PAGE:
As they are a danger to themselves and others. Their incessant yapping alone could bring on a nuclear holocaust
Bolton calls for bombing of Iran Ros Taylor
Sunday September 30, 2007
John Bolton: 'I think we have to look at a limited strike against their nuclear facilities.' Photograph Win McNamee/Getty Images.
(That's nothing new. John Bolton is never happy unless the bombs are falling somewhere?
Mr Bolton, who was addressing a fringe meeting organised by Lord (Michael) Ancram, said that the Iranian president, Mahmoud Ahmadinejad, was "pushing out" and "is not receiving adequate push-back" from the west.
(Attractive? ATTRACTIVE?? Does this idiot know what's happening in Iraq?)
"Because life is about choices, I think we have to consider the use of military force. I think we have to look at a limited strike against their nuclear facilities."
He added that any strike should be followed by an attempt to remove the "source of the problem", Mr Ahmadinejad.
"If we were to strike Iran it should be accompanied by an effort at regime change ... The US once had the capability to engineer the clandestine overthrow of governments. I wish we could get it back."
(Actually, that's what got us into the mess with Iran, if I re-call correctly. We overturned a duly elected government to install the Shah, whom everyone hated for his brutality, among other things.)
The fact that intelligence about Iran's nuclear activity was partial should not be used as an excuse not to act, Mr Bolton insisted.
(Of course not. Why wait for any Intel. at all. Or better yet, forge some, just make it up. Isn't that the Bush way...the neocon way?)
"Intelligence can be wrong in more than one direction." He asked how the British government would respond if terrorists exploded a nuclear device at home. "'It's only Manchester?' ... Responding after they're used is unacceptable."
Mr Bolton, now a fellow at the conservative think-tank the American Enterprise Institute and the author of a forthcoming book called Surrender is Not an Option, was applauded by delegates when he described the UN as "fundamentally irrelevant".
(....and he says he isn't a neocon? AEI is an ant mound of neocons)
Defending the decision to invade Iraq, he mocked the Foreign Office's "softly softly" approach to Iran's imprisonment of 15 British sailors accused of straying into Iranian waters in April this year.
They were released after Mr Ahmadinejad announced he was making a "gift" to the British people. "They [Iran] got no response from the UK or the US. If you were the Iranian leader, what conclusion do you draw?"
(Hey Bolton, they go their soldiers back, but then you wouldn't care about such things as getting the soldiers back alive, because you have never been a soldier and never will be, because you are nothing but a coward, If you believe in these wars, go fight them.)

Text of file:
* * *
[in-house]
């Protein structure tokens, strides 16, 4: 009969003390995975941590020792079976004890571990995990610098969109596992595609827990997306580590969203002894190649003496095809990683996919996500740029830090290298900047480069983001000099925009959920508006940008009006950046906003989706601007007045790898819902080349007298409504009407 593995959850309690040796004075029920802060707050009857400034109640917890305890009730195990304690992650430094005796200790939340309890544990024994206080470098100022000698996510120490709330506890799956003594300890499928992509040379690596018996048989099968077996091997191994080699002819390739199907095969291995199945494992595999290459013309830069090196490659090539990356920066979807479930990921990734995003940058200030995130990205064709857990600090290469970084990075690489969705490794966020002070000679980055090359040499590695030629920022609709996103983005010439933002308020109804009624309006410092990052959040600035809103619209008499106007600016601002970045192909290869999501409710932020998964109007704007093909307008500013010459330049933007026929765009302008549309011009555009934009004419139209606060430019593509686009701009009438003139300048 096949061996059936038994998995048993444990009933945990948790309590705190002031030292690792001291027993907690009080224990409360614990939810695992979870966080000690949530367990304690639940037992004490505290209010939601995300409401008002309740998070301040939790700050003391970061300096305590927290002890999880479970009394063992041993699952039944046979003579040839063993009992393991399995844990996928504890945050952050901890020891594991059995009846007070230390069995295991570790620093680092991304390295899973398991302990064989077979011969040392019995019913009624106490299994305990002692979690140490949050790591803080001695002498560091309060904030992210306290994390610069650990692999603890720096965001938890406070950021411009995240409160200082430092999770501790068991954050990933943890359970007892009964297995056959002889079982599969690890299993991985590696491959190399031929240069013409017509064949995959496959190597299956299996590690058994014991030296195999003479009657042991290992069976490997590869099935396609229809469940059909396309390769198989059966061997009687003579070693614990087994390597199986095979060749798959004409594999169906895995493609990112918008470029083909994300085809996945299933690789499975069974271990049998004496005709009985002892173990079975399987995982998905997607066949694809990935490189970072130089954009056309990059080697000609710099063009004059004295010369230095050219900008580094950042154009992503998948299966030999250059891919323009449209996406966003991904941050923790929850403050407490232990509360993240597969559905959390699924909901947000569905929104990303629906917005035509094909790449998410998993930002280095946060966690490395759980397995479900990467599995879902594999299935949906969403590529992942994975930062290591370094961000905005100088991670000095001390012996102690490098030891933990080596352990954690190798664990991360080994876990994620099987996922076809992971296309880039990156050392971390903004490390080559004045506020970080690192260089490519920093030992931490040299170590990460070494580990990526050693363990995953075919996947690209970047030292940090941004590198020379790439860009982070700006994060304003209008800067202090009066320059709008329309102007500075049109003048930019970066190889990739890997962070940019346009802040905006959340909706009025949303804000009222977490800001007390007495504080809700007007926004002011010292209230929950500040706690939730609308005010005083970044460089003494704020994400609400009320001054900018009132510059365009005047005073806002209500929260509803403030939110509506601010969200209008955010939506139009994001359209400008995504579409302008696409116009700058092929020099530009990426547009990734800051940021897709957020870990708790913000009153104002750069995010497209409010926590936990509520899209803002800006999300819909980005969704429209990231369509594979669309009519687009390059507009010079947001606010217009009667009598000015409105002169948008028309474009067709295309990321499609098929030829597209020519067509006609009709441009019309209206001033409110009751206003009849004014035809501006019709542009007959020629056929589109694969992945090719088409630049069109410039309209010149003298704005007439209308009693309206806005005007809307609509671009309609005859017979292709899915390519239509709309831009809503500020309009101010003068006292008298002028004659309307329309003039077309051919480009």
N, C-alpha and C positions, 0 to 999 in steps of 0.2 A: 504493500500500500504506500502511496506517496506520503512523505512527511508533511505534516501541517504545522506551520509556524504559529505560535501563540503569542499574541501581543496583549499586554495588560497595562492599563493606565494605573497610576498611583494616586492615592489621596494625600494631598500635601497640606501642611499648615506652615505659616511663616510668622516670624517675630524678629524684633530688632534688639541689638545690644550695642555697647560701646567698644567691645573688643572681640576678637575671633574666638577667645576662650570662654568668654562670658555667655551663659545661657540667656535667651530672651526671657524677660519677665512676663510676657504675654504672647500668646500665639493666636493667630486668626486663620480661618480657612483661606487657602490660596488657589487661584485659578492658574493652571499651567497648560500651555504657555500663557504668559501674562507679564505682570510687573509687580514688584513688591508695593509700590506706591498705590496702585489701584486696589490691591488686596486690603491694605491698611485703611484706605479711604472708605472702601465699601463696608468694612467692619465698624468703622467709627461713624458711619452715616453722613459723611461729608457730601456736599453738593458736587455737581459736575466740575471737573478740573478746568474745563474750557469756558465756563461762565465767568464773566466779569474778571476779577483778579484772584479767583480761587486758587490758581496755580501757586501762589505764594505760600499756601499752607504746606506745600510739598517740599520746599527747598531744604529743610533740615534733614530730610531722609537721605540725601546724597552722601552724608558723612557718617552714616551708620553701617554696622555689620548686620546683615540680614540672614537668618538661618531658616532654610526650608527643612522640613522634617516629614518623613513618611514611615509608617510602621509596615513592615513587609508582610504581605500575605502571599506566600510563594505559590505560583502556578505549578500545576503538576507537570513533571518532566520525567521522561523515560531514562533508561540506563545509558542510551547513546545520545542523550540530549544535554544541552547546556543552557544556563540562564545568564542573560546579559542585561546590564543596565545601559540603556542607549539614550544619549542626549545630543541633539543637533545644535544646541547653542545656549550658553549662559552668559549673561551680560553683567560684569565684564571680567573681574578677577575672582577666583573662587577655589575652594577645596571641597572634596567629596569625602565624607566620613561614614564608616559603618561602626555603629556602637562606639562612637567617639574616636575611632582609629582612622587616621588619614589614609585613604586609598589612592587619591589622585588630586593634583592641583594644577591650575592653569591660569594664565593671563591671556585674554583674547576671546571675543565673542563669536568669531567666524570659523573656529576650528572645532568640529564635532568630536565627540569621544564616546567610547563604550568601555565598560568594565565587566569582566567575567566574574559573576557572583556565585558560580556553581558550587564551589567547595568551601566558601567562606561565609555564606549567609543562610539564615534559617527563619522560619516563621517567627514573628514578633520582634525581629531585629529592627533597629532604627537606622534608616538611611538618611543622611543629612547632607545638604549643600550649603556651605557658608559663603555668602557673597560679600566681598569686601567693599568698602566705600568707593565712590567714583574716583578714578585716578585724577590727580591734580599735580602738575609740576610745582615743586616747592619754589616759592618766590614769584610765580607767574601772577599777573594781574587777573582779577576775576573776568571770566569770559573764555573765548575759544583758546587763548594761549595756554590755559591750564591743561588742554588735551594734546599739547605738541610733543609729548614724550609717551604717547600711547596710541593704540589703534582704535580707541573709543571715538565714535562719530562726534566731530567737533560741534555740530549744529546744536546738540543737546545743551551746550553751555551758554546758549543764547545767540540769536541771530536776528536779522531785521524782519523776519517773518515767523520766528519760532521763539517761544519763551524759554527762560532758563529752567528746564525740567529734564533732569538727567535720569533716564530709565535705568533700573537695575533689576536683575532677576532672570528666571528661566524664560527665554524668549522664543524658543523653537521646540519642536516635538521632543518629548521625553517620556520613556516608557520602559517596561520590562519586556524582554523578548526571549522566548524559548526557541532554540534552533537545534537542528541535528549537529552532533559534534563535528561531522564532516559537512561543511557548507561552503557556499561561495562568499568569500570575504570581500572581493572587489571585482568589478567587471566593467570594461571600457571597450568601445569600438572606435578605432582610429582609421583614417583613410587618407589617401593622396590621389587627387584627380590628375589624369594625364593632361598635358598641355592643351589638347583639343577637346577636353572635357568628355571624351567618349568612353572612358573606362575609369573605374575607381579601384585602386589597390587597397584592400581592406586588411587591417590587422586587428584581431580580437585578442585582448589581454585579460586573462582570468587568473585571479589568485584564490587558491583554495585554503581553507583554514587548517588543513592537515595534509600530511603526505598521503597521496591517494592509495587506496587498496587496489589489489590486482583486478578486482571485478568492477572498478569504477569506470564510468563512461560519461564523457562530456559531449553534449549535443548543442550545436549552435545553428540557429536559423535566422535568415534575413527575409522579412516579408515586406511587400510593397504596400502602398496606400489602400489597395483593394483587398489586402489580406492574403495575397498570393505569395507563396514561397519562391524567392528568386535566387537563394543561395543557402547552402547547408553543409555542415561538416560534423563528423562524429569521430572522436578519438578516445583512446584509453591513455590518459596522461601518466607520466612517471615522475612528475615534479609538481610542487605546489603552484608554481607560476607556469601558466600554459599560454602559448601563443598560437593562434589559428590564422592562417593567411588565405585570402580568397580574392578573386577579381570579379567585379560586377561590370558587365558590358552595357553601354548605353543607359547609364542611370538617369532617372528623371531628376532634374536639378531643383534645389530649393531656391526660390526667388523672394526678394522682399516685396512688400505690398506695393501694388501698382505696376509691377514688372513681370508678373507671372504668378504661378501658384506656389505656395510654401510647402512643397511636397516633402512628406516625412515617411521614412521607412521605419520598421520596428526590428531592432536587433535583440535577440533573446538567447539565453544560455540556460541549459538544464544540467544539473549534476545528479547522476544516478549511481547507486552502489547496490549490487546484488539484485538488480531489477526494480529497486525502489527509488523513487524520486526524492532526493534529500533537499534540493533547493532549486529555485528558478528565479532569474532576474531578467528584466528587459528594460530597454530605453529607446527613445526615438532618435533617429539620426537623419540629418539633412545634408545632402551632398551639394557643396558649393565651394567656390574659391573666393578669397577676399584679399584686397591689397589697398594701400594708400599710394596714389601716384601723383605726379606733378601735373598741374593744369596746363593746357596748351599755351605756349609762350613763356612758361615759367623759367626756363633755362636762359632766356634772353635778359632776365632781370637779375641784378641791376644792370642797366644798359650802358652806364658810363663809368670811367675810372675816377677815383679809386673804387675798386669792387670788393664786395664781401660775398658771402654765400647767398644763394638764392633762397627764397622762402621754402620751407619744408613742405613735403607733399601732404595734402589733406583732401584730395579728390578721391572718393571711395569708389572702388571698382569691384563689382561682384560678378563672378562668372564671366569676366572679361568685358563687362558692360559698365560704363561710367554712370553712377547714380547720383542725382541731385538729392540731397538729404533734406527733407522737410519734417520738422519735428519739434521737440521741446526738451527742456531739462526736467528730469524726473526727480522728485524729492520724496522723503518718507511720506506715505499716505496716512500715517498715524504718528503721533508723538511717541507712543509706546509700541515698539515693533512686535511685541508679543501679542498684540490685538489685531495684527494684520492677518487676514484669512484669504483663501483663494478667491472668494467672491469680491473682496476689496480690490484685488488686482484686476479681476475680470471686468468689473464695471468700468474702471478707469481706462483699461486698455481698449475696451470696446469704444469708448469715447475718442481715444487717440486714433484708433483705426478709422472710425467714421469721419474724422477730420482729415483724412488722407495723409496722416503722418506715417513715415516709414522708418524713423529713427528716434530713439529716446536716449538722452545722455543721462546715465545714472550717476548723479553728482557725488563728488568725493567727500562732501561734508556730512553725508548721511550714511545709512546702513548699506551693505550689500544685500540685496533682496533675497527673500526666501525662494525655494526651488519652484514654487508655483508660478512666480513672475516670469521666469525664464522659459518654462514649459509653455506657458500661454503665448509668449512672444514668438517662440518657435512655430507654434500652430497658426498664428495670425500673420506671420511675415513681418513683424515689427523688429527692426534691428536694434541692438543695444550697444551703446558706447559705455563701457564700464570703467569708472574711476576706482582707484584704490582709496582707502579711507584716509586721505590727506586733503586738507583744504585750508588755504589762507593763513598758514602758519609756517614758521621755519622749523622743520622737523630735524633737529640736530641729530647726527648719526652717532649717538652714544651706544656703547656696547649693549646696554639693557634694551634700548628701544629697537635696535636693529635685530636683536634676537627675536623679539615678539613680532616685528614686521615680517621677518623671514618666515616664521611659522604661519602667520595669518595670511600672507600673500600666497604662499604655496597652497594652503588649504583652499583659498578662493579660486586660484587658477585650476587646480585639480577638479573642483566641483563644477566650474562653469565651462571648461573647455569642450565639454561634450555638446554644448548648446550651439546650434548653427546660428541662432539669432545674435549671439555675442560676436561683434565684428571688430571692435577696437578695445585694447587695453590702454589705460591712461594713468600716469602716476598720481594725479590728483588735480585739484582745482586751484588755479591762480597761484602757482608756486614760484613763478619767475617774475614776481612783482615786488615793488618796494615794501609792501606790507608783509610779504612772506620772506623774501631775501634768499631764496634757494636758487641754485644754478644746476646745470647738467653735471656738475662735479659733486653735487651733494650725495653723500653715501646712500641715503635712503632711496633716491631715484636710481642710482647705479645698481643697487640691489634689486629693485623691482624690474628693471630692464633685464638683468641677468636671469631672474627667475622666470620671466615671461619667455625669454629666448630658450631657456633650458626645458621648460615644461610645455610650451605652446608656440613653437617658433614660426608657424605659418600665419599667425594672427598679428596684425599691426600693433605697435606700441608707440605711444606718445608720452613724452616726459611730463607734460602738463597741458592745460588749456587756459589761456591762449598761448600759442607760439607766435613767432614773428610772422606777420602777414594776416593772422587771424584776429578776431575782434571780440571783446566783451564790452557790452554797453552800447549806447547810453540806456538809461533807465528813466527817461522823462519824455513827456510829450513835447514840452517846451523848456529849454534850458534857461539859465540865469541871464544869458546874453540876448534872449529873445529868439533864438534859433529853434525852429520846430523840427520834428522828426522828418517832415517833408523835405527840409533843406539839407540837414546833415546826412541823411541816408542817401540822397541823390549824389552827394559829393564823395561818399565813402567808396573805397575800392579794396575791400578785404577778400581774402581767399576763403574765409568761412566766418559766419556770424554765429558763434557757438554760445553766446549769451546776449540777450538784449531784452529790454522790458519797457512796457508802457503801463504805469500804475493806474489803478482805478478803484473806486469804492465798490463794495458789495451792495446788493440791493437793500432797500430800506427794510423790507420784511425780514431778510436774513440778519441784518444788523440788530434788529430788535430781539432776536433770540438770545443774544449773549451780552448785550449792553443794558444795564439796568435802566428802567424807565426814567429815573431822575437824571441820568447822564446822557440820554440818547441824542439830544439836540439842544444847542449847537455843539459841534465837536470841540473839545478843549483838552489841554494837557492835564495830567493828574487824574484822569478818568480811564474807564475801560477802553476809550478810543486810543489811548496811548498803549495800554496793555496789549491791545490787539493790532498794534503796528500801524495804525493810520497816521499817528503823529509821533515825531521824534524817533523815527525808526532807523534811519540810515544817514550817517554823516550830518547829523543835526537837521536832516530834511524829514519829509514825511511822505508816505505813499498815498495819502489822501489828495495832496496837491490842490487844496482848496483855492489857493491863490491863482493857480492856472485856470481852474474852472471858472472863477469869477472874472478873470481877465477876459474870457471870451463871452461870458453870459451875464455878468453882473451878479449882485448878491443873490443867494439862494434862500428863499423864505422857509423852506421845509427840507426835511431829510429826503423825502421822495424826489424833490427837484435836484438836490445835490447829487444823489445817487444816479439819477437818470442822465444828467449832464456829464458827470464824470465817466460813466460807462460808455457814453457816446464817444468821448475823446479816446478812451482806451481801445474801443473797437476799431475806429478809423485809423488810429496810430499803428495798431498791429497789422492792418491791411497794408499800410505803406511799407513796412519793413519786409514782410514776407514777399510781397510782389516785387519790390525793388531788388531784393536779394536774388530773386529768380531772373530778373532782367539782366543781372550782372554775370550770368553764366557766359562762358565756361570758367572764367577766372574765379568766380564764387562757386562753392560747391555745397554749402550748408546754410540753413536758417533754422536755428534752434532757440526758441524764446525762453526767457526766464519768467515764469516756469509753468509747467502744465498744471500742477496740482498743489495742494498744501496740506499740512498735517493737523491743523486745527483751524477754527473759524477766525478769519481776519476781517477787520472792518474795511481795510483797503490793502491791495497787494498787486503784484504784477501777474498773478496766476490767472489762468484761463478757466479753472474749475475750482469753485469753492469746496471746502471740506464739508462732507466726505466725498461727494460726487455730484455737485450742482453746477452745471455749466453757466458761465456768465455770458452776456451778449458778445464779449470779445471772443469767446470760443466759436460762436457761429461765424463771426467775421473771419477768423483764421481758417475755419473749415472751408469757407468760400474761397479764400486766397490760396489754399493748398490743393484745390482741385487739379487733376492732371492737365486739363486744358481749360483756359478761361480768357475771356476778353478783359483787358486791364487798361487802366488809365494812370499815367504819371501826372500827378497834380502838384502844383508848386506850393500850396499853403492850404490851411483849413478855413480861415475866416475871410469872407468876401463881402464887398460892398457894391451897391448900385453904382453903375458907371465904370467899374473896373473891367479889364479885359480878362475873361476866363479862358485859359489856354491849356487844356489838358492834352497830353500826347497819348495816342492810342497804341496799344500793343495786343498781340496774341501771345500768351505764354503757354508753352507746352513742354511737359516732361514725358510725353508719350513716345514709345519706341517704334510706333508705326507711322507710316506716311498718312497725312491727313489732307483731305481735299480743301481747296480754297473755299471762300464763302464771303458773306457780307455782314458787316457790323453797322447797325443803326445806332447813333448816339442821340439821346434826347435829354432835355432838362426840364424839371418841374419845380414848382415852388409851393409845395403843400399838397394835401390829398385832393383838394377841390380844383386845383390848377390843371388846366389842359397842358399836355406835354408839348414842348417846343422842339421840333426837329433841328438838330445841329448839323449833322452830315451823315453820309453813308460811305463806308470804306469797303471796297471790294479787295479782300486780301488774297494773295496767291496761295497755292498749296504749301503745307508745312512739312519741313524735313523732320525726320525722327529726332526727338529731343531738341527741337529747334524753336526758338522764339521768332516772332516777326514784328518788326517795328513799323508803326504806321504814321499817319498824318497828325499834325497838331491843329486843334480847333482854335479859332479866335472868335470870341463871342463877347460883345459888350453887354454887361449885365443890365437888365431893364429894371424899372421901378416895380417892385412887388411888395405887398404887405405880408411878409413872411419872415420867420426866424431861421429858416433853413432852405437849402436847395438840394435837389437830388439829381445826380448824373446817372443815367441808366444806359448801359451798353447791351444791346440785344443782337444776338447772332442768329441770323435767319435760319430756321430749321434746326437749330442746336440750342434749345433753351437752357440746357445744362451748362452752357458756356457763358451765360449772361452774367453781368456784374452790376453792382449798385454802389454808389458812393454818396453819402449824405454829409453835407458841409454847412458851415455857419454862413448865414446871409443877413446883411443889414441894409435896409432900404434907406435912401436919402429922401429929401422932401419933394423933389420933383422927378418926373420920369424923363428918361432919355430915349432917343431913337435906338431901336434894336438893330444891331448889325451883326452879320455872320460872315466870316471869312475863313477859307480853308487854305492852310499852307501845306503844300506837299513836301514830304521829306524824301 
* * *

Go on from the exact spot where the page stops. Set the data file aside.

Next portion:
Mr Bolton said he did not really want "to get into the specifics of your own internal politics here" and made no comment on David Cameron's foreign policy. But he said that Gordon Brown's performance under pressure had not been tested and he hoped that Britain would not withdraw from Iraq.
"There is too much of a view in Europe that you have passed beyond history," Mr Bolton told delegates. "That everything can be worked out by negotiation ... Democrats or Republicans, we [Americans] don't see it that way."
(You don't speak for us, Walrus boy, so stop pretending that you do.)
However, he praised the French president, Nicolas Sarkozy, and his forthright criticism of Iran in recent weeks.
Raising the spectre of George Bush's "axis of evil", Mr Bolton said that Kim Jong-il's regime in North Korea was akin to a "prison camp" and that he would "sell anything to anyone".
Those who thought North Korea would give up its nuclear capability voluntarily were wrong, he said.
(...and those of us who thought George Bush had a shred of decency about him were dead wrong as well, especially with people like you, Bolton, advising him)
The regime had made similar promises during the past decade. Only reunification between North and South Korea could resolve the problem. That could be achieved "if China were to get serious" and cut off fuel supplies to Mr Kim, but the country feared a reunited Korea.
Mr Bolton told an inquiring delegate that he was not and had never been a neoconservative: "I'm not even a Reagan conservative. I'm a [Barry] Goldwater conservative. They [neocons] have somewhat - I would say excessively - Wilsonian views about the benefits of democracy."
However, the threat to world peace did not come from neoconservatives but from the perception that "we have passed beyond history", he said.
(What the hell does that mean? Beyond history? History does not stop until time stops. Has time stopped without my knowledge?)
The meeting was organised by the Global Strategy Forum, of which Lord Ancram is chairman. Earlier this month, the former Conservative deputy leader criticised the direction in which David Cameron was taking the party and for "trashing" its Thatcherite heritage.
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The Nazis, Fascists and Communists were political parties before they became enemies of liberty and mass murderers.